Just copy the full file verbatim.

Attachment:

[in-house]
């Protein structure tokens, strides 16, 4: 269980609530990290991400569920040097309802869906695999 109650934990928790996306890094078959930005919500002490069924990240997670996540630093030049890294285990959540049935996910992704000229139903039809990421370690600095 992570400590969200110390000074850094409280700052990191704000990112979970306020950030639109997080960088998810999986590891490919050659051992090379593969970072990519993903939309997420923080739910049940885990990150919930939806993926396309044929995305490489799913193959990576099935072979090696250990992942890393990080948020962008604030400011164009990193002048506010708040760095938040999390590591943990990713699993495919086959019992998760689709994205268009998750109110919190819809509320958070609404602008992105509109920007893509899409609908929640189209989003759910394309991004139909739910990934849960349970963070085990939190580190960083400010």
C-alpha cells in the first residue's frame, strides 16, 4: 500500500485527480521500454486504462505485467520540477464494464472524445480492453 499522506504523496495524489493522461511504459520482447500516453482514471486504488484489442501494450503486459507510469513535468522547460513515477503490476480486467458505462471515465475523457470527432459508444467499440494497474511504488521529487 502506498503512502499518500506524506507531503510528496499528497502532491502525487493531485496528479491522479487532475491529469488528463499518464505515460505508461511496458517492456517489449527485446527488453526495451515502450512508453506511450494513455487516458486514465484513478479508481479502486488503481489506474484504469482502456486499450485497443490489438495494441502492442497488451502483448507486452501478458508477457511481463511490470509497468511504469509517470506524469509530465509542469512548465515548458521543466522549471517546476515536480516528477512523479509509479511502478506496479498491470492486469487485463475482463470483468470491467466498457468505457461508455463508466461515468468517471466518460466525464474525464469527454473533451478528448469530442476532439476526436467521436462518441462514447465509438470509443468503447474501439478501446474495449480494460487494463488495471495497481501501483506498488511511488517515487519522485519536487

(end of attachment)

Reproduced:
[in-house]
């Protein structure tokens, strides 16, 4: 269980609530990290991400569920040097309802869906695999 109650934990928790996306890094078959930005919500002490069924990240997670996540630093030049890294285990959540049935996910992704000229139903039809990421370690600095 992570400590969200110390000074850094409280700052990191704000990112979970306020950030639109997080960088998810999986590891490919050659051992090379593969970072990519993903939309997420923080739910049940885990990150919930939806993926396309044929995305490489799913193959990576099935072979090696250990992942890393990080948020962008604030400011164009990193002048506010708040760095938040999390590591943990990713699993495919086959019992998760689709994205268009998750109110919190819809509320958070609404602008992105509109920007893509899409609908929640189209989003759910394309991004139909739910990934849960349970963070085990939190580190960083400010």
C-alpha cells in the first residue's frame, strides 16, 4: 500500500485527480521500454486504462505485467520540477464494464472524445480492453 499522506504523496495524489493522461511504459520482447500516453482514471486504488484489442501494450503486459507510469513535468522547460513515477503490476480486467458505462471515465475523457470527432459508444467499440494497474511504488521529487 502506498503512502499518500506524506507531503510528496499528497502532491502525487493531485496528479491522479487532475491529469488528463499518464505515460505508461511496458517492456517489449527485446527488453526495451515502450512508453506511450494513455487516458486514465484513478479508481479502486488503481489506474484504469482502456486499450485497443490489438495494441502492442497488451502483448507486452501478458508477457511481463511490470509497468511504469509517470506524469509530465509542469512548465515548458521543466522549471517546476515536480516528477512523479509509479511502478506496479498491470492486469487485463475482463470483468470491467466498457468505457461508455463508466461515468468517471466518460466525464474525464469527454473533451478528448469530442476532439476526436467521436462518441462514447465509438470509443468503447474501439478501446474495449480494460487494463488495471495497481501501483506498488511511488517515487519522485519536487